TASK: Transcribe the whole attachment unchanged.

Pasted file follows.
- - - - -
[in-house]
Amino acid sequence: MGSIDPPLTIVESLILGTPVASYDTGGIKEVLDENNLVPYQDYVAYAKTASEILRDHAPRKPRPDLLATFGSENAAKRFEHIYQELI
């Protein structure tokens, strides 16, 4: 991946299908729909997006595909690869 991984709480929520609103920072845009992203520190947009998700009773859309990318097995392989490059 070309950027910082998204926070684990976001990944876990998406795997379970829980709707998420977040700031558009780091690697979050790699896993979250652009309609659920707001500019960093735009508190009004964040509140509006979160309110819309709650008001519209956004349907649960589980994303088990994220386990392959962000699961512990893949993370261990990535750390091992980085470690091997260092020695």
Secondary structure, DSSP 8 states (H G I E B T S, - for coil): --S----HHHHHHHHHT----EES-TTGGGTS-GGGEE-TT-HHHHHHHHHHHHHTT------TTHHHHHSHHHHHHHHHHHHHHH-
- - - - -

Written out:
[in-house]
Amino acid sequence: MGSIDPPLTIVESLILGTPVASYDTGGIKEVLDENNLVPYQDYVAYAKTASEILRDHAPRKPRPDLLATFGSENAAKRFEHIYQELI
């Protein structure tokens, strides 16, 4: 991946299908729909997006595909690869 991984709480929520609103920072845009992203520190947009998700009773859309990318097995392989490059 070309950027910082998204926070684990976001990944876990998406795997379970829980709707998420977040700031558009780091690697979050790699896993979250652009309609659920707001500019960093735009508190009004964040509140509006979160309110819309709650008001519209956004349907649960589980994303088990994220386990392959962000699961512990893949993370261990990535750390091992980085470690091997260092020695």
Secondary structure, DSSP 8 states (H G I E B T S, - for coil): --S----HHHHHHHHHT----EES-TTGGGTS-GGGEE-TT-HHHHHHHHHHHHHTT------TTHHHHHSHHHHHHHHHHHHHHH-